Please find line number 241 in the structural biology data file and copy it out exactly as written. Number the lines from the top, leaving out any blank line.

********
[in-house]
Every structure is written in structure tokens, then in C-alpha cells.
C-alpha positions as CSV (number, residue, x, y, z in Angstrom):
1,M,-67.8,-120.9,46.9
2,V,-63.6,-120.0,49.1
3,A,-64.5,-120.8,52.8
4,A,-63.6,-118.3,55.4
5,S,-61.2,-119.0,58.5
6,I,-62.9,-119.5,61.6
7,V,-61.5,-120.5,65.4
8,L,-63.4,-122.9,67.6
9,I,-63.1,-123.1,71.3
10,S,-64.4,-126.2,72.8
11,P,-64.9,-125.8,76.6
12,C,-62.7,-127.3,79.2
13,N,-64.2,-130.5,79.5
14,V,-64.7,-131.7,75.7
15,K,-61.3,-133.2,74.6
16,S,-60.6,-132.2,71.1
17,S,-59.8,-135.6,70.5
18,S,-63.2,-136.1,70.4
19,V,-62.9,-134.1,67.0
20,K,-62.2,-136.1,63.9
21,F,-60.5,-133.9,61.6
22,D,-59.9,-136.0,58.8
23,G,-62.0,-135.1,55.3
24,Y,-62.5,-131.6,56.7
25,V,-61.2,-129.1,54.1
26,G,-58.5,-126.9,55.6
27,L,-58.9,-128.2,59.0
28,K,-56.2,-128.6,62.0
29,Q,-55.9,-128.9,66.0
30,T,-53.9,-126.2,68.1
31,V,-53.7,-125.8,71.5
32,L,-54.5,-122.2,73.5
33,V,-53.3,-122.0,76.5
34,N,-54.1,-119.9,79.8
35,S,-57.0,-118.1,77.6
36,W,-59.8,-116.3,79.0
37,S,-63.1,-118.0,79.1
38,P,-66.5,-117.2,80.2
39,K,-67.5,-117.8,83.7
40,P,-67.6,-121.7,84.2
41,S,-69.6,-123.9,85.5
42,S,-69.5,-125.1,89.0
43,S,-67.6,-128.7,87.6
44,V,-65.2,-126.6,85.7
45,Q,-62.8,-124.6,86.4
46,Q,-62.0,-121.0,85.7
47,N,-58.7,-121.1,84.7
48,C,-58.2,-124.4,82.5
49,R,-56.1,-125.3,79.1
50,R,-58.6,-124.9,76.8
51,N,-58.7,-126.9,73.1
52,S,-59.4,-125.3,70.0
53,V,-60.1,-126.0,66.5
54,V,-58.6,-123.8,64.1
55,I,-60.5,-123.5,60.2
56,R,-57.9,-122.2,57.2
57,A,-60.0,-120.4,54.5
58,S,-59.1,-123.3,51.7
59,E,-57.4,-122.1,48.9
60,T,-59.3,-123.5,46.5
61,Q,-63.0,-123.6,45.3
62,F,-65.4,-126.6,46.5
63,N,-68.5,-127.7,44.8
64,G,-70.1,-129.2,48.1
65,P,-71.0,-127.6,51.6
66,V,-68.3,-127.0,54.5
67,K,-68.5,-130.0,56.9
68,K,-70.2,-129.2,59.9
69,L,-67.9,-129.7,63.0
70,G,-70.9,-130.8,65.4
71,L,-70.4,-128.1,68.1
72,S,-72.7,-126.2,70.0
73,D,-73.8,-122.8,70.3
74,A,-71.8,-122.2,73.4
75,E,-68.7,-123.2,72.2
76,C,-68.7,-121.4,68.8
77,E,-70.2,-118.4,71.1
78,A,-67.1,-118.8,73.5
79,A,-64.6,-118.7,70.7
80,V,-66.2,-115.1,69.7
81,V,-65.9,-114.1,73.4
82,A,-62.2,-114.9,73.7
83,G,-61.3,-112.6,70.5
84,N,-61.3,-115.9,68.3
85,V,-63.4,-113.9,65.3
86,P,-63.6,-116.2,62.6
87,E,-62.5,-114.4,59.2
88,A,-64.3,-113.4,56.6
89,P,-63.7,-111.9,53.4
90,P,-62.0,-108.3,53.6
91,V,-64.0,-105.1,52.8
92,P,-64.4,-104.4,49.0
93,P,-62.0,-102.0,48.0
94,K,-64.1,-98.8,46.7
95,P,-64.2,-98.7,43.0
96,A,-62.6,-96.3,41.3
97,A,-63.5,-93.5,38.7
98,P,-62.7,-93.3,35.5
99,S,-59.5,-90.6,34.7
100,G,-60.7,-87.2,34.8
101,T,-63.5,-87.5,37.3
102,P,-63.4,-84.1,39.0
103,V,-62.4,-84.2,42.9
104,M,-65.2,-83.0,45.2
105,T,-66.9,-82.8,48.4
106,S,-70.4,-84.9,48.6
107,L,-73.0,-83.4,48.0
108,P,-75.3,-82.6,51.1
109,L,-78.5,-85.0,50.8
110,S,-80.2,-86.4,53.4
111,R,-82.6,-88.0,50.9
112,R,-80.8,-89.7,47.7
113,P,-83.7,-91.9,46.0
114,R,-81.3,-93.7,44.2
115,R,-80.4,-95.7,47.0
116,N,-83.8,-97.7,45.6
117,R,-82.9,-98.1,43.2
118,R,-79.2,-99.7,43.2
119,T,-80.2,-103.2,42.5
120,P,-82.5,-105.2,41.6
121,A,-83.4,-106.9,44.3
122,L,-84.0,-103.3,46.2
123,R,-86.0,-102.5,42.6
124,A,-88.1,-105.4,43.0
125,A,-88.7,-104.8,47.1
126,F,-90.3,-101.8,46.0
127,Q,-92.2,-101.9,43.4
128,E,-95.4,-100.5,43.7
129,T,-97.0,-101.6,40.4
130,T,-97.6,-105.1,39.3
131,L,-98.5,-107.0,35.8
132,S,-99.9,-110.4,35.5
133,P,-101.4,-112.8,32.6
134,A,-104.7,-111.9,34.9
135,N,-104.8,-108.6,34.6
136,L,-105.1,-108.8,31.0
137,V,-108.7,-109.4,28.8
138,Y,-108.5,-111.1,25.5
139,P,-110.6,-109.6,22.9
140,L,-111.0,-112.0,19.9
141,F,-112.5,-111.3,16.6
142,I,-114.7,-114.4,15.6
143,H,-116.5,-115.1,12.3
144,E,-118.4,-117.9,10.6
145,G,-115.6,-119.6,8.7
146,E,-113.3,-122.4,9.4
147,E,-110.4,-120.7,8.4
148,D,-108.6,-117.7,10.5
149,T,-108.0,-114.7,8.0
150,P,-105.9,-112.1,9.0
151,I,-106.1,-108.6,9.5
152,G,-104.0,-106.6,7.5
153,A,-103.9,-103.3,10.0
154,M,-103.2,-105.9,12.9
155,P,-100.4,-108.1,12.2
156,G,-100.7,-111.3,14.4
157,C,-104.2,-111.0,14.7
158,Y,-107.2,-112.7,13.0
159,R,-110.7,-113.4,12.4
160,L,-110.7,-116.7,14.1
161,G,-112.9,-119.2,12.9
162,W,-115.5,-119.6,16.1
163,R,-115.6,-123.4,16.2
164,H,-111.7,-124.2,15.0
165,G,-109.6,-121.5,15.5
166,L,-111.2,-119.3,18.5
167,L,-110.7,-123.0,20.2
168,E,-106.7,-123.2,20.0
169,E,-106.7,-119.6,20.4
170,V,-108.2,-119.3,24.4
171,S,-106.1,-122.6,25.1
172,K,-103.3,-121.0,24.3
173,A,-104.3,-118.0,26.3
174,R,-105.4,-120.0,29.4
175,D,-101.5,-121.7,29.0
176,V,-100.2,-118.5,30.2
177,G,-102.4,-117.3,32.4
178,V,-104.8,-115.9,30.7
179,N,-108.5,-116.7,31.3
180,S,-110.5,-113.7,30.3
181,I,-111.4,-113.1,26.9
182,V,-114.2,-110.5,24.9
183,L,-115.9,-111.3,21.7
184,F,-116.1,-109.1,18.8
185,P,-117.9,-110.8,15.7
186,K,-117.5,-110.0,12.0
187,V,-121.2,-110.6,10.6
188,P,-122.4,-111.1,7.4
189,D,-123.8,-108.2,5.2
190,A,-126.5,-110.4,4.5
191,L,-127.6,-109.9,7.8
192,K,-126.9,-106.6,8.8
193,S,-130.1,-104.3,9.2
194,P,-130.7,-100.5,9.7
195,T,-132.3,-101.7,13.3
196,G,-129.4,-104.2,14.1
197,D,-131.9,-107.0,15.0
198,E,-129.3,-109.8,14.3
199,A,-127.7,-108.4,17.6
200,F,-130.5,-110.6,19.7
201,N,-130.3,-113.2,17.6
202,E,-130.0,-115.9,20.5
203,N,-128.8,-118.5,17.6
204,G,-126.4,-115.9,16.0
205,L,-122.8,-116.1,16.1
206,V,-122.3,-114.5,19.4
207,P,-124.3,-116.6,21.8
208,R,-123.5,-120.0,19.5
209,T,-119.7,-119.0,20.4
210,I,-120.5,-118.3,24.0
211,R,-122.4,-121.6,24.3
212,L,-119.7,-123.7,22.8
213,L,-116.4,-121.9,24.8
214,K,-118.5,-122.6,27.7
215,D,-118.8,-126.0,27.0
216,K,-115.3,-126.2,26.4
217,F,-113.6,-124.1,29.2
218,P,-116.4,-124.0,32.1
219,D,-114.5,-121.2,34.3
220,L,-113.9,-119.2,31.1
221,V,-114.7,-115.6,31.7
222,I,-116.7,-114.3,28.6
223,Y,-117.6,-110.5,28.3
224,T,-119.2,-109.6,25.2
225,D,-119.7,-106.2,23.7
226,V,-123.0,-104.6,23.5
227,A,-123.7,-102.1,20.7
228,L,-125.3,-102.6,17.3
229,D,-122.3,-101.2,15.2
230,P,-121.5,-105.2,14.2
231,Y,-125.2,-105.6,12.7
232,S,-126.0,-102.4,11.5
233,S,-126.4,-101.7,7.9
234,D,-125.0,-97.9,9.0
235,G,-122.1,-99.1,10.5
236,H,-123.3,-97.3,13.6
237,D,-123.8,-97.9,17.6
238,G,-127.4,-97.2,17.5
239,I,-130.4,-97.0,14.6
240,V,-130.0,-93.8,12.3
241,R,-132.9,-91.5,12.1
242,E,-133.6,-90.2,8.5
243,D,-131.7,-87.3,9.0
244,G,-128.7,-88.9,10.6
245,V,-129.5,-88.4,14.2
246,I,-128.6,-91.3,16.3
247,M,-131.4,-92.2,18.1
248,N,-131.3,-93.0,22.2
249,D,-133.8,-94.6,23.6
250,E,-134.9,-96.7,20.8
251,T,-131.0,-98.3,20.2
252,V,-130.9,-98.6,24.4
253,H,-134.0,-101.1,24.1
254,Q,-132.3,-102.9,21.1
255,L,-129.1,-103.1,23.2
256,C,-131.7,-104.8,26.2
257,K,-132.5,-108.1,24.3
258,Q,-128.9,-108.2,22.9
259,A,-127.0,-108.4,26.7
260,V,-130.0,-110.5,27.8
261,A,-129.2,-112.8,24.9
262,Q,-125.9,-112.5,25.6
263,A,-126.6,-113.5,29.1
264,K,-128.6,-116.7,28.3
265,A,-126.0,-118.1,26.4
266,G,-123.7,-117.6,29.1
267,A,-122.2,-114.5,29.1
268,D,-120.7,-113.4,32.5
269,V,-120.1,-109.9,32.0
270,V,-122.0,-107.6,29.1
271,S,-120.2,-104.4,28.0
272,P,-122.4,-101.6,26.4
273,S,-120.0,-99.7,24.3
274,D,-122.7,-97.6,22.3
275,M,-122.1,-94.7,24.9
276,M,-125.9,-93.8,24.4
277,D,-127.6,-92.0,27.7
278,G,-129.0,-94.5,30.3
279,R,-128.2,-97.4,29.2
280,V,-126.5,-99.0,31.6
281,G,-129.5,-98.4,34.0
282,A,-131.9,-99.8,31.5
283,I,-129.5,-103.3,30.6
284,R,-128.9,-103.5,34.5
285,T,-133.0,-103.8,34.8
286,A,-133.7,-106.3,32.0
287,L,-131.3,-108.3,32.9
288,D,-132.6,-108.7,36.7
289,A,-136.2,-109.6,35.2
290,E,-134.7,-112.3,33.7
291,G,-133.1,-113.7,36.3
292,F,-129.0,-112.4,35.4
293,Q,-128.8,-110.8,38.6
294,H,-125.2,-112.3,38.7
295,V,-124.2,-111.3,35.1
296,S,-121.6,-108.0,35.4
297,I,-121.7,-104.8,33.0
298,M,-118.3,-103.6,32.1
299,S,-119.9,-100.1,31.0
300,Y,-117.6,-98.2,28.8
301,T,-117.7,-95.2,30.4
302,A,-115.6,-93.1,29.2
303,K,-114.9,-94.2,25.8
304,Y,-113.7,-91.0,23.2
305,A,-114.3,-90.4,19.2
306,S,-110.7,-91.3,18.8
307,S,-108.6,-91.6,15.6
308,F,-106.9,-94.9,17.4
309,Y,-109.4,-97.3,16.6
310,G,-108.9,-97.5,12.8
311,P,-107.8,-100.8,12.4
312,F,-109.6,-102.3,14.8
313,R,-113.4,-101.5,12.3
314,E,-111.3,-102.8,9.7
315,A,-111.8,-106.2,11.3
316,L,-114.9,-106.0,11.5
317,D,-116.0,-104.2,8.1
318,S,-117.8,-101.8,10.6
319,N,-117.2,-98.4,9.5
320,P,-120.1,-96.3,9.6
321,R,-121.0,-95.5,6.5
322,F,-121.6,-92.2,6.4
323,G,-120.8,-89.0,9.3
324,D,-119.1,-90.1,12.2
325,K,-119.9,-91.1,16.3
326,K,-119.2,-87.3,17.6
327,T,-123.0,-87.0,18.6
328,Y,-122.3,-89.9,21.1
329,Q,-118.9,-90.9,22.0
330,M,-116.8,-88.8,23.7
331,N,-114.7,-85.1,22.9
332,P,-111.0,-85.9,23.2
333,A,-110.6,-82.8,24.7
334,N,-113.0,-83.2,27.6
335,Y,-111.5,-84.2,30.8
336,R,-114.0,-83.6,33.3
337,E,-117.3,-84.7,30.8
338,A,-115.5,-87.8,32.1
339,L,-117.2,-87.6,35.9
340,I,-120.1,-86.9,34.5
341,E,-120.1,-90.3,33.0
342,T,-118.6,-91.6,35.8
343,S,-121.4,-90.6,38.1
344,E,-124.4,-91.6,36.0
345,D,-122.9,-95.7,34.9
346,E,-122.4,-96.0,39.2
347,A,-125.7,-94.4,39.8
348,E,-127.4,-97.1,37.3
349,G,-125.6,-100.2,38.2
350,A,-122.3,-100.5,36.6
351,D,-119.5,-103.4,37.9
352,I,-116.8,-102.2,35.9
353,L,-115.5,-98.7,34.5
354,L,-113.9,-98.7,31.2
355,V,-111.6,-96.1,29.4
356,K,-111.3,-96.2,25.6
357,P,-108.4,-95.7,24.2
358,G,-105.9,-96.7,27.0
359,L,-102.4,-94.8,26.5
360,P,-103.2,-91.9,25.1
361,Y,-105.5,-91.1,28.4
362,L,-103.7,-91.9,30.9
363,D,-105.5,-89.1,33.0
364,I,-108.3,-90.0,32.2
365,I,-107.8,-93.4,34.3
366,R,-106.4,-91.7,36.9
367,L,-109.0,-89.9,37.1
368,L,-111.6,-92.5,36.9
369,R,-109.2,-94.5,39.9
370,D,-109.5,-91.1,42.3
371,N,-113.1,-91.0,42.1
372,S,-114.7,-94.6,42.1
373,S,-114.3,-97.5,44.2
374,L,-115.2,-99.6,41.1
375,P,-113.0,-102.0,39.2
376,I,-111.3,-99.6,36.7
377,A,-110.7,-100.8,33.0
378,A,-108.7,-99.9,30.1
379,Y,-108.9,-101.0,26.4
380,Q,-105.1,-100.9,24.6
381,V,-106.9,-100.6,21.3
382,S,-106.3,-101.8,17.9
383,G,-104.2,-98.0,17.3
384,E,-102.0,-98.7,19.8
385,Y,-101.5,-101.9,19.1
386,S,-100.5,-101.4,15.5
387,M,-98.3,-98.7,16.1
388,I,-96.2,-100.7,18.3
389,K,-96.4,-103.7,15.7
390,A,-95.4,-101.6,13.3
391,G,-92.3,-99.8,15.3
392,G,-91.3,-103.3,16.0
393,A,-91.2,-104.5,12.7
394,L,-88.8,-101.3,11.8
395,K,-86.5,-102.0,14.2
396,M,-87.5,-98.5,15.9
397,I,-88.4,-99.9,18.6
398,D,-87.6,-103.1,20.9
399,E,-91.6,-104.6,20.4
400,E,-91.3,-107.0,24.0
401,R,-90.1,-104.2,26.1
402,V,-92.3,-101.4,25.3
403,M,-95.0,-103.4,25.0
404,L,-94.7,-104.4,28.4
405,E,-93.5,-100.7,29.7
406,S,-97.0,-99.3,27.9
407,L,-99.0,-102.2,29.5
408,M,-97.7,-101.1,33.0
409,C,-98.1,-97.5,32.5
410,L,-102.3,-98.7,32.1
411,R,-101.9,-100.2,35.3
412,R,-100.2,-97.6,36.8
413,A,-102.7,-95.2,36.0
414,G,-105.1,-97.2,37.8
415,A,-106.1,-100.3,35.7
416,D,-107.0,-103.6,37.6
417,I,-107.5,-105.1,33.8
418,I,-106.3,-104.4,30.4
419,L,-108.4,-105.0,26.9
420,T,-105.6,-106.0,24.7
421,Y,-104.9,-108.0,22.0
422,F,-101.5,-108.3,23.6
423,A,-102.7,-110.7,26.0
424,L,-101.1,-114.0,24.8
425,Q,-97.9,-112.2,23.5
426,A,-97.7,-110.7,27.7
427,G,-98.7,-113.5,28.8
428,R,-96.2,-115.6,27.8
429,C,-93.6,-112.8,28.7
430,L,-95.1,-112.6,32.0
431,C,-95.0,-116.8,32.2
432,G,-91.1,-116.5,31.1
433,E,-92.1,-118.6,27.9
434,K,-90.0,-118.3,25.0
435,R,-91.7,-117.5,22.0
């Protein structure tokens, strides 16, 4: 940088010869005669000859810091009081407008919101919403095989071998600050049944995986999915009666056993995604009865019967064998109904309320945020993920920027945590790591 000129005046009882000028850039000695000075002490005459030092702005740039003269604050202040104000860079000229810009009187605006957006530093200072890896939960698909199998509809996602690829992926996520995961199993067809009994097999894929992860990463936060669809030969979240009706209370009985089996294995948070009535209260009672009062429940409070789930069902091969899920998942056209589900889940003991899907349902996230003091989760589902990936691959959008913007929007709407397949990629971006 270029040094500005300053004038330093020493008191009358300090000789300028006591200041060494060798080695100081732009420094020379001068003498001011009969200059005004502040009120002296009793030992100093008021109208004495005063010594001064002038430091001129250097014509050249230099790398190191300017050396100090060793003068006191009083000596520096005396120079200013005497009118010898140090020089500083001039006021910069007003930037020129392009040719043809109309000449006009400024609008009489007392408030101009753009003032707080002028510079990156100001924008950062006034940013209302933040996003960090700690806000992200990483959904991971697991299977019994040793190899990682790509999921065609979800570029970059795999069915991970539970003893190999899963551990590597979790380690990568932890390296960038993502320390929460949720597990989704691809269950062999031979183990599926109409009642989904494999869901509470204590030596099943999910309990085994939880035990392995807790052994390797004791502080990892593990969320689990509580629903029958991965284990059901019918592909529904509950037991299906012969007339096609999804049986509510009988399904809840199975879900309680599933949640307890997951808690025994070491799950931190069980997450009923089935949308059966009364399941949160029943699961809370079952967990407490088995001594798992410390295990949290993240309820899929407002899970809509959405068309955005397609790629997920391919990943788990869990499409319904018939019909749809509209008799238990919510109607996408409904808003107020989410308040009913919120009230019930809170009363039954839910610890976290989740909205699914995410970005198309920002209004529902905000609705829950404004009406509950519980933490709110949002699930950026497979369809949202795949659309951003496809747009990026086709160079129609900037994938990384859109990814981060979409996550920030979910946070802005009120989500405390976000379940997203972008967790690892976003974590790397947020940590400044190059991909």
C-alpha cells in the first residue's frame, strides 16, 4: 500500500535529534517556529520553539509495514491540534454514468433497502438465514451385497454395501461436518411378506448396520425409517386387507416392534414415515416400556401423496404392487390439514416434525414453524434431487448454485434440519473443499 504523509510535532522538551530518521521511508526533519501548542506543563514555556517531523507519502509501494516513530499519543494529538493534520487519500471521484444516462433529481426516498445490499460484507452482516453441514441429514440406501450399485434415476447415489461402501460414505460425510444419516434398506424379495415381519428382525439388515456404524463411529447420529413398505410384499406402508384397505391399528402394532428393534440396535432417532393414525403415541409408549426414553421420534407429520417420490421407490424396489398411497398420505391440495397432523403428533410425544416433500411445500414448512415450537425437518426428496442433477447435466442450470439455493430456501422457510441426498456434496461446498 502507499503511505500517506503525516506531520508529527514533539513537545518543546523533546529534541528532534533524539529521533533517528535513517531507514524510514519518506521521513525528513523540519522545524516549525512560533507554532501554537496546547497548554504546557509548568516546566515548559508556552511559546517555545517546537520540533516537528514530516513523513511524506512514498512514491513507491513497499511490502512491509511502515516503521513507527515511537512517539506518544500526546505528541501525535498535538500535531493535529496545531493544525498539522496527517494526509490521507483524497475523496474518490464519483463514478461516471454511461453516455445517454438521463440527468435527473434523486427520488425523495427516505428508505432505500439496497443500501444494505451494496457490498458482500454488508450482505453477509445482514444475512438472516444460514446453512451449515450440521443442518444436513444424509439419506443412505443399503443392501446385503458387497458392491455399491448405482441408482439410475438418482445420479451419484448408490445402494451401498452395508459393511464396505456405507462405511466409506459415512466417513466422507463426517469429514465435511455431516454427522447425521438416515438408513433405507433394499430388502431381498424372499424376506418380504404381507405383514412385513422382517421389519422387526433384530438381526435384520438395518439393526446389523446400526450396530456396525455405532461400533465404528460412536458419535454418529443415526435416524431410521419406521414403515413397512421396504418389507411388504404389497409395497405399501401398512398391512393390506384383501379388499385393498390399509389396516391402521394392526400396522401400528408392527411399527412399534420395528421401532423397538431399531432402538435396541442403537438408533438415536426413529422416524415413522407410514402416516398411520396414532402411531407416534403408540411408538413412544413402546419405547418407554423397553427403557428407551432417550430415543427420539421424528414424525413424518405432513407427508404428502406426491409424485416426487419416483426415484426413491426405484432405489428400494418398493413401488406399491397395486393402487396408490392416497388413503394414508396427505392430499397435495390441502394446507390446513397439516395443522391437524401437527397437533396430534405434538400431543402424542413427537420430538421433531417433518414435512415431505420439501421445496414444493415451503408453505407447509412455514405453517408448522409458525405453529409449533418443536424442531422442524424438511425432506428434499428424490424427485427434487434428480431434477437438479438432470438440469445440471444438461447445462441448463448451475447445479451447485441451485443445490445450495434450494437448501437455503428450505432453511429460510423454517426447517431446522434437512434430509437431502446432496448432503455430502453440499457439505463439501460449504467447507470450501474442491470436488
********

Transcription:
238,G,-127.4,-97.2,17.5